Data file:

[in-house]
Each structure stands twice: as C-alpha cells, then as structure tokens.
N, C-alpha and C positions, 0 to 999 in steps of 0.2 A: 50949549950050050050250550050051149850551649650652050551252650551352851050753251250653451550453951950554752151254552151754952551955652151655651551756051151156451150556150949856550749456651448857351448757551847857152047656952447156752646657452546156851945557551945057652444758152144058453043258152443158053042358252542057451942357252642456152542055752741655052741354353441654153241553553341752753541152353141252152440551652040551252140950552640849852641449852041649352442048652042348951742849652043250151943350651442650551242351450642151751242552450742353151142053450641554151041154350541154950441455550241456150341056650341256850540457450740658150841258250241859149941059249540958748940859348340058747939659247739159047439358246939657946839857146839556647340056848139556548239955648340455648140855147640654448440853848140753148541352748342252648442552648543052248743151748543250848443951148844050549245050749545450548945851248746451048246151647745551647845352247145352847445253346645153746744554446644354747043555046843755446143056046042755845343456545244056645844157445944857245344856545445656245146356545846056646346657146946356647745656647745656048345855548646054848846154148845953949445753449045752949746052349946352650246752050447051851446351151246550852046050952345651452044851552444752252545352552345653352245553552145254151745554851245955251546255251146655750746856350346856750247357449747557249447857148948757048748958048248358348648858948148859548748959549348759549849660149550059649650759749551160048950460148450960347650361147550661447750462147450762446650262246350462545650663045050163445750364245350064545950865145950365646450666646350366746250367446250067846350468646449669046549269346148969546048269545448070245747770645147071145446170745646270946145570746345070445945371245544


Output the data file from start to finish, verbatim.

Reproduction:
[in-house]
Each structure stands twice: as C-alpha cells, then as structure tokens.
N, C-alpha and C positions, 0 to 999 in steps of 0.2 A: 50949549950050050050250550050051149850551649650652050551252650551352851050753251250653451550453951950554752151254552151754952551955652151655651551756051151156451150556150949856550749456651448857351448757551847857152047656952447156752646657452546156851945557551945057652444758152144058453043258152443158053042358252542057451942357252642456152542055752741655052741354353441654153241553553341752753541152353141252152440551652040551252140950552640849852641449852041649352442048652042348951742849652043250151943350651442650551242351450642151751242552450742353151142053450641554151041154350541154950441455550241456150341056650341256850540457450740658150841258250241859149941059249540958748940859348340058747939659247739159047439358246939657946839857146839556647340056848139556548239955648340455648140855147640654448440853848140753148541352748342252648442552648543052248743151748543250848443951148844050549245050749545450548945851248746451048246151647745551647845352247145352847445253346645153746744554446644354747043555046843755446143056046042755845343456545244056645844157445944857245344856545445656245146356545846056646346657146946356647745656647745656048345855548646054848846154148845953949445753449045752949746052349946352650246752050447051851446351151246550852046050952345651452044851552444752252545352552345653352245553552145254151745554851245955251546255251146655750746856350346856750247357449747557249447857148948757048748958048248358348648858948148859548748959549348759549849660149550059649650759749551160048950460148450960347650361147550661447750462147450762446650262246350462545650663045050163445750364245350064545950865145950365646450666646350366746250367446250067846350468646449669046549269346148969546048269545448070245747770645147071145446170745646270946145570746345070445945371245544